The right to vote in this election was widened by the Labour government's Sixth Reform Act, which reduced the voting age from 21 to 18 years. The United Kingdom was the first major democratic nation to extend suffrage to this age group.[16][17][18] Case law subsequently established the right for undergraduate students to vote in the constituency of their university. This followed an appeal to the High Court led for the National Union of Students (NUS) by the Junior Common Room student body of Churchill College, Cambridge University under the guidance of Richard Henry Tizard, founding Fellow of Churchill College.[19]


The Prime Minister, Harold Wilson, visited Buckingham Palace on 18 May and asked the Queen to dissolve Parliament on 29 May, announcing that the election would be held on 18 June. The key dates were as follows:

Friday 29 May Dissolution of the 44th Parliament and campaigning officially begins
Monday 8 June Last day to file nomination papers
Wednesday 17 June Campaigning officially ends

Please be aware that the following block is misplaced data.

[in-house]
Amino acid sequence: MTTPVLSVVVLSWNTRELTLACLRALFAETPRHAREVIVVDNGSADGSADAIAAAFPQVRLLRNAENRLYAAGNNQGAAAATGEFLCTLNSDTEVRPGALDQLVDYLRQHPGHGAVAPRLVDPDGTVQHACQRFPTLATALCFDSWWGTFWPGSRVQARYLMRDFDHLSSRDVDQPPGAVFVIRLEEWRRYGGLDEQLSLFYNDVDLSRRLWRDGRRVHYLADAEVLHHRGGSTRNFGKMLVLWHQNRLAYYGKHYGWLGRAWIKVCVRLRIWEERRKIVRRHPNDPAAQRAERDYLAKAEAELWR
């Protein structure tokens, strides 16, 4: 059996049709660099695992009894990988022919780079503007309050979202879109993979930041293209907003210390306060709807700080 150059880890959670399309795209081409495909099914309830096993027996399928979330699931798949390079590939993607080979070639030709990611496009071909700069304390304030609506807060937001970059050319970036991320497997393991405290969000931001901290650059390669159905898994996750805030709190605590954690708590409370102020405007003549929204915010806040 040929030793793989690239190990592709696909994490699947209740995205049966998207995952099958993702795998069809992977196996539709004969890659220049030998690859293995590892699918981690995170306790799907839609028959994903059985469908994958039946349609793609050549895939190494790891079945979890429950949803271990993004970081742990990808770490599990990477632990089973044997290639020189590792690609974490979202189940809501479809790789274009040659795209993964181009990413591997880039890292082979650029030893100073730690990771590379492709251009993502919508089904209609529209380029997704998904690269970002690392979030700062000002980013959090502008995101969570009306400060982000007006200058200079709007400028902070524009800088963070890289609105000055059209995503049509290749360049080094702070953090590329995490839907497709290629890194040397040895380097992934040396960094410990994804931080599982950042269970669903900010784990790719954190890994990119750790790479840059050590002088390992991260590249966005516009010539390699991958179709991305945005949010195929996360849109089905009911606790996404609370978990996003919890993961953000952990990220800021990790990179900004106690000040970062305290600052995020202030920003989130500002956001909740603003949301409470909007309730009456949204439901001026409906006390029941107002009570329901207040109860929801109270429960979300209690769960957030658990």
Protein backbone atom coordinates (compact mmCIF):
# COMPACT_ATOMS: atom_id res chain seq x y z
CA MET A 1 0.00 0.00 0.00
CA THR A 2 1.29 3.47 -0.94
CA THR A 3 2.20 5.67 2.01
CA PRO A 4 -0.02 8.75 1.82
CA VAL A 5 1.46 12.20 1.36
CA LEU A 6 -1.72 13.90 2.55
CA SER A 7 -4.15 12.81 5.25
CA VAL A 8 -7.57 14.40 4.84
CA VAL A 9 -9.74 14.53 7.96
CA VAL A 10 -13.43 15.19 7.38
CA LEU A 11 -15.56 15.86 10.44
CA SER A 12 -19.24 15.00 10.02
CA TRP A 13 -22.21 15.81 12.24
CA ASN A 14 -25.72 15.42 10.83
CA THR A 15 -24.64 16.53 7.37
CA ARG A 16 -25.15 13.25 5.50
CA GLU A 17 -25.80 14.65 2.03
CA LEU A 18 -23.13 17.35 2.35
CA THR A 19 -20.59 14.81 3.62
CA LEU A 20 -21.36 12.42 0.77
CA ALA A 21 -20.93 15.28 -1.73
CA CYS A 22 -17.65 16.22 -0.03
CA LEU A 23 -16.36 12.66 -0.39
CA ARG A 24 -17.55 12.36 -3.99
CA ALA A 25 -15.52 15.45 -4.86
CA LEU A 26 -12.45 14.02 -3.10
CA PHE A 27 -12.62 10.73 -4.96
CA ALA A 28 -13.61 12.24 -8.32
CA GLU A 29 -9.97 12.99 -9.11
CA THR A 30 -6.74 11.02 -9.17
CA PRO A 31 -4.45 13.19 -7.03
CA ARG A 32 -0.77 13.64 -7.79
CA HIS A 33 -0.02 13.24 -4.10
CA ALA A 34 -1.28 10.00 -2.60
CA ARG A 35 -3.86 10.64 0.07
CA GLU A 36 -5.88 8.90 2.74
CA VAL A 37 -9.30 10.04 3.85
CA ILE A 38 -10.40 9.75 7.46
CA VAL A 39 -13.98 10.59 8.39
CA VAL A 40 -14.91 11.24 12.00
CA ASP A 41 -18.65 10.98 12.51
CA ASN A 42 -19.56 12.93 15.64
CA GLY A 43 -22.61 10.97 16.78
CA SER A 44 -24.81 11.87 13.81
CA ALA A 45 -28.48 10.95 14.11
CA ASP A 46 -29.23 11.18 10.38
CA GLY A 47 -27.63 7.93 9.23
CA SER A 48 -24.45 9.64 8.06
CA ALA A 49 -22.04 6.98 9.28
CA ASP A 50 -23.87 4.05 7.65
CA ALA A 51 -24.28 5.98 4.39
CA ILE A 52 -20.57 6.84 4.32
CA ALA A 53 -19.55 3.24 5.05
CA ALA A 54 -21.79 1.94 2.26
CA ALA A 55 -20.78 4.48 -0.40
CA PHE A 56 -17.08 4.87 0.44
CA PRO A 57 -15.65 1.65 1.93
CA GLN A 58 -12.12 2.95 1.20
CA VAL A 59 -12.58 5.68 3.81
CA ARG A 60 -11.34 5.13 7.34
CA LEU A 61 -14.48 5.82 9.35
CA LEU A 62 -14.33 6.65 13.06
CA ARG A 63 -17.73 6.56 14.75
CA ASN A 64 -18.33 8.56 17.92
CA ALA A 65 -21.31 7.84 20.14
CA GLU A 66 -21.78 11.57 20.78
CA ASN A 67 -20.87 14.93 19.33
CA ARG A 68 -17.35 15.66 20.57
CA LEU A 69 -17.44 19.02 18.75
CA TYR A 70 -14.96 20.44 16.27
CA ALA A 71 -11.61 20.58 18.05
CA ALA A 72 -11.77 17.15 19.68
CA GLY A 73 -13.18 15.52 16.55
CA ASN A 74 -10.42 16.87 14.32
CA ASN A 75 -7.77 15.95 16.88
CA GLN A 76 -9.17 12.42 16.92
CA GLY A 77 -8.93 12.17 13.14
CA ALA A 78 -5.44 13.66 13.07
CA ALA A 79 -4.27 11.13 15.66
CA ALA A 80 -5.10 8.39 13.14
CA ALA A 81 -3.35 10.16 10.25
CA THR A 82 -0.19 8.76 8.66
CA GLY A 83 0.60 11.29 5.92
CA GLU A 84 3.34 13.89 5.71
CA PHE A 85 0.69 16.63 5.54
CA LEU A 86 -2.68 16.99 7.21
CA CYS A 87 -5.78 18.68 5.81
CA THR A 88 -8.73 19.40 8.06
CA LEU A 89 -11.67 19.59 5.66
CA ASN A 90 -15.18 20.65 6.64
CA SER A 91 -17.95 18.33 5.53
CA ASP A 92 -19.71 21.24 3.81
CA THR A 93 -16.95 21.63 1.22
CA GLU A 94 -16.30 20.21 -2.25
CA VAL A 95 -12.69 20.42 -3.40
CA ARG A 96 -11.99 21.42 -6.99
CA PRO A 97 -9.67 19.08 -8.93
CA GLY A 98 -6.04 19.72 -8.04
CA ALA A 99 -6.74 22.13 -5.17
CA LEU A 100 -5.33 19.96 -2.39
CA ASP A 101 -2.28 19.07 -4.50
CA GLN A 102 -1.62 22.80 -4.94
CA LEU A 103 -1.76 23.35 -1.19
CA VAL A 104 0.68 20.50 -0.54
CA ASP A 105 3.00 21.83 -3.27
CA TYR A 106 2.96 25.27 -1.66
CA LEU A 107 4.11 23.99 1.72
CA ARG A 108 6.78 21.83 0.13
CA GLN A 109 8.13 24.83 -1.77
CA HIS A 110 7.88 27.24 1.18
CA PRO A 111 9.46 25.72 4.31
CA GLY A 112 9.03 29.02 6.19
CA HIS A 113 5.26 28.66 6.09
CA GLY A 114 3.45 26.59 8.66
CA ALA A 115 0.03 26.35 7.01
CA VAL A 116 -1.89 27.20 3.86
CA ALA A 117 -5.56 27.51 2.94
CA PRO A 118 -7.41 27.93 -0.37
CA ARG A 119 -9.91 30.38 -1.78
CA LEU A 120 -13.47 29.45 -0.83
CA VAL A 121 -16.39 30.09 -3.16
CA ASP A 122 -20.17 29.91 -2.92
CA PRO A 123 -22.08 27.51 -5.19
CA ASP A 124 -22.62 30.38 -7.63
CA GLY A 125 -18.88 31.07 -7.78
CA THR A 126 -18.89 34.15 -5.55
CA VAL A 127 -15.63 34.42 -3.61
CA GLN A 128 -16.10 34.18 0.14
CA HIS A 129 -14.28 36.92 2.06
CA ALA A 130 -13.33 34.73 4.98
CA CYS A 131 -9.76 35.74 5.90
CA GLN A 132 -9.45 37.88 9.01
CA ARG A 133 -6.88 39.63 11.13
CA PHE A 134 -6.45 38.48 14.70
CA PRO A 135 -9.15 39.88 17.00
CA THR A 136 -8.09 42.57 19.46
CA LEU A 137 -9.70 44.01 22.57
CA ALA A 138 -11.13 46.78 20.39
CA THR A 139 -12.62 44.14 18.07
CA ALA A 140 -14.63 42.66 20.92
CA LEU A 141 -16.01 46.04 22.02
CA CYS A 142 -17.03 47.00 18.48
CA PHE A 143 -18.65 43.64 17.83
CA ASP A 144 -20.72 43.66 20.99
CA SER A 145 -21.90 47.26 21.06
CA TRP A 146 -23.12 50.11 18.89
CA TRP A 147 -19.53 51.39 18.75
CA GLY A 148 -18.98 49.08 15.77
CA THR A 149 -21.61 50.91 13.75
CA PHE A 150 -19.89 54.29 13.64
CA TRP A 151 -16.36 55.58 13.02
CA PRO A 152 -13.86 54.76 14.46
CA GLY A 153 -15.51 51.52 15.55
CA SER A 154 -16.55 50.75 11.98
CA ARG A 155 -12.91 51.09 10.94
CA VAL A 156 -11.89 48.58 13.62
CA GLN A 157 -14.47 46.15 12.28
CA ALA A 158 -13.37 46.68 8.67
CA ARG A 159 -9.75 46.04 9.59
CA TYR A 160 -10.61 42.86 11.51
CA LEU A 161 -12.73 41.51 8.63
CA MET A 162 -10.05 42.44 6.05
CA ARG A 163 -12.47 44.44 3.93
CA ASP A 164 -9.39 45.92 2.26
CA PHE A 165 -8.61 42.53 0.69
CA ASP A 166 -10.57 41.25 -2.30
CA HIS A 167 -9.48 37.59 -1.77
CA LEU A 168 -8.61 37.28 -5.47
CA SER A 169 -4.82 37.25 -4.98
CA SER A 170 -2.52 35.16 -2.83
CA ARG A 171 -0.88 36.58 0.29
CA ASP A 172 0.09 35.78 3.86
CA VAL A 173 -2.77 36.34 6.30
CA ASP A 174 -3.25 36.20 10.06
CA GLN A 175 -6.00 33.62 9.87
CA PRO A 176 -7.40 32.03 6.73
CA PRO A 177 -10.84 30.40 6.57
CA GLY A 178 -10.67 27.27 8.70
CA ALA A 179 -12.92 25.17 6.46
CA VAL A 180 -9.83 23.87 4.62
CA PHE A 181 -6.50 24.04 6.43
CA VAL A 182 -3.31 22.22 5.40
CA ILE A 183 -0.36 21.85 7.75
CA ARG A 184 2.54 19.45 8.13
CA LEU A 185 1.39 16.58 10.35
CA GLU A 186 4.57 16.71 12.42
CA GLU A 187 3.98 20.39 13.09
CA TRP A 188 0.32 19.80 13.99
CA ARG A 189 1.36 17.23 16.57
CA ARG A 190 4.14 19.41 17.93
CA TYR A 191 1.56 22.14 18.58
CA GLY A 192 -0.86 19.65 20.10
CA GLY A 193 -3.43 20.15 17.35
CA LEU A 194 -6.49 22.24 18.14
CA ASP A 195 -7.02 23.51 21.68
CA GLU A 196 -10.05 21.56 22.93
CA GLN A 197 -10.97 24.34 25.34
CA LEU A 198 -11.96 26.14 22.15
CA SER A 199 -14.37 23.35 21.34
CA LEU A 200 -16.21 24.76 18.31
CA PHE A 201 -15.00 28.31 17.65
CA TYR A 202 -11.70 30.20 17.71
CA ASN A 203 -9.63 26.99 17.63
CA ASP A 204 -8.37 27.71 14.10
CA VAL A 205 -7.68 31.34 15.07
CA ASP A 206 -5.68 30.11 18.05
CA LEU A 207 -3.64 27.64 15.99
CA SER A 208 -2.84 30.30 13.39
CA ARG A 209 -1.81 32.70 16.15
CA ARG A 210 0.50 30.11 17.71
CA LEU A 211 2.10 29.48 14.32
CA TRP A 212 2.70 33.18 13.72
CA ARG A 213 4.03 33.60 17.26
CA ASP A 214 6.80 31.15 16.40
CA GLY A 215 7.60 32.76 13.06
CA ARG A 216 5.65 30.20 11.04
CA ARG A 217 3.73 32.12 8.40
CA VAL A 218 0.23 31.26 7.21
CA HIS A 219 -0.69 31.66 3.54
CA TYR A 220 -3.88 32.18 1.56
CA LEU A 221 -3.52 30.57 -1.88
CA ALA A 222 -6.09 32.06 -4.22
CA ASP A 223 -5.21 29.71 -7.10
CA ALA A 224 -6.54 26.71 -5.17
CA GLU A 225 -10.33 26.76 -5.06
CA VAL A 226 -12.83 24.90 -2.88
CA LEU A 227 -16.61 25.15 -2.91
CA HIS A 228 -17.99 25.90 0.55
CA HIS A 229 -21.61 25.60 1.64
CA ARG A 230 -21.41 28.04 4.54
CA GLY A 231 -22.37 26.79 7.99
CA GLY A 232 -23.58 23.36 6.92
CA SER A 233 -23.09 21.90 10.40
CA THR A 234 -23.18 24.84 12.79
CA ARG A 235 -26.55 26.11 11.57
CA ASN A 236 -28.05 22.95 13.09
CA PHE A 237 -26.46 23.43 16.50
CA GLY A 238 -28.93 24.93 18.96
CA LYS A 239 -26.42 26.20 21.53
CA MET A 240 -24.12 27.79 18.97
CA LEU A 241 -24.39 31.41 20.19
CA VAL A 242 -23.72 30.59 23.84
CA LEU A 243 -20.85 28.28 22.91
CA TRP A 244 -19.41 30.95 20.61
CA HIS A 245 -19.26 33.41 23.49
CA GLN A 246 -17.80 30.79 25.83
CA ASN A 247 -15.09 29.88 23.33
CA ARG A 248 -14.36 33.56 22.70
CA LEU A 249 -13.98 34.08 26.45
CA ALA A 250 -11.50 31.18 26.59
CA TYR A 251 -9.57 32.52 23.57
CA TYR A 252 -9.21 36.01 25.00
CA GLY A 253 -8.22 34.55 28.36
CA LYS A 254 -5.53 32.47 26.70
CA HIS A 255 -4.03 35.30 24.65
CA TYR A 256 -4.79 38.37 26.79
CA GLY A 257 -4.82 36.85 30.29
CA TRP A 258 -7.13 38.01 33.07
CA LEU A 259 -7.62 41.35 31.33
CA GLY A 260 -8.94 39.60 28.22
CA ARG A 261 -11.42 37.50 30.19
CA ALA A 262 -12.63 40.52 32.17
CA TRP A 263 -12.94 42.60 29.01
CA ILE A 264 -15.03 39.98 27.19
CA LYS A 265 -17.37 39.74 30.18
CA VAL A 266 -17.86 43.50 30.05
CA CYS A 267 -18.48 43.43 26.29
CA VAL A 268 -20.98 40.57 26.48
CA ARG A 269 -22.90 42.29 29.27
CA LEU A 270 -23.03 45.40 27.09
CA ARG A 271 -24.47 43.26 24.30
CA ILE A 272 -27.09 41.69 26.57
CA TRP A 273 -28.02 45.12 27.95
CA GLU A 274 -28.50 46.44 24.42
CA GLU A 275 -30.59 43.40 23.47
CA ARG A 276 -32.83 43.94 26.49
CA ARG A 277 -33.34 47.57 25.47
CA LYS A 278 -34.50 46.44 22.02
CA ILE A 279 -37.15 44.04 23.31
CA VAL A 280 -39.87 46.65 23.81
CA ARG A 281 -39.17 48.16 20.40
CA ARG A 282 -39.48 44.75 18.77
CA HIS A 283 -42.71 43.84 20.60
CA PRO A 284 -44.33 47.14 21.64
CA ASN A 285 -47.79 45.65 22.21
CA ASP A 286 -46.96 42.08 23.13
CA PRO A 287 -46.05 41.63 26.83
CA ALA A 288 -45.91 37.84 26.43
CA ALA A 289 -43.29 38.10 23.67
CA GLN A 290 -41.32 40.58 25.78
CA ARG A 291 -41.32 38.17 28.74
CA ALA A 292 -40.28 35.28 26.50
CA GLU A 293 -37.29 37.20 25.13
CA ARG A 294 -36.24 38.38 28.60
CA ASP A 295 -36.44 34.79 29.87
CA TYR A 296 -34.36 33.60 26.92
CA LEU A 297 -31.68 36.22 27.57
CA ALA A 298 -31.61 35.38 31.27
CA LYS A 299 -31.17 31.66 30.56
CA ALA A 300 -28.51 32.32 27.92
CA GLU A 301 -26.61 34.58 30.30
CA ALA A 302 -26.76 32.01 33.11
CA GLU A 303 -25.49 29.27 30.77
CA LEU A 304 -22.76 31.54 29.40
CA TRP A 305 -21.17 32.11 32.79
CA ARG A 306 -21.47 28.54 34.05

Thursday 18 June Polling day
Friday 19 June The Conservative Party wins power with a majority of 31
Monday 29 June 45th Parliament assembles
Thursday 2 July State Opening of Parliament

Opinion poll summary

Summary of the final polling results before the general election.[20]

Party Marplan Gallup National opinion polls (NOP) Opinion Research Centre (OPC) Harris
Conservative 41.5% 42.0% 44.1% 46.5% 46.0%
Labour 50.2% 49.0% 48.2% 45.5% 48.0%
Liberal 7.0% 7.5% 6.4% 6.5% 5.0%
Other parties 1.3% 1.5% 1.3% 1.5% 1.0%
Labour lead 8.7% 7.0% 4.1% −1.0% 2.0%
Fieldwork dates 11–14 June 14–16 June 12–16 June 13–17 June 20 May – 16 June
Sample size 2,267 2,190 1,562 1,583 4,841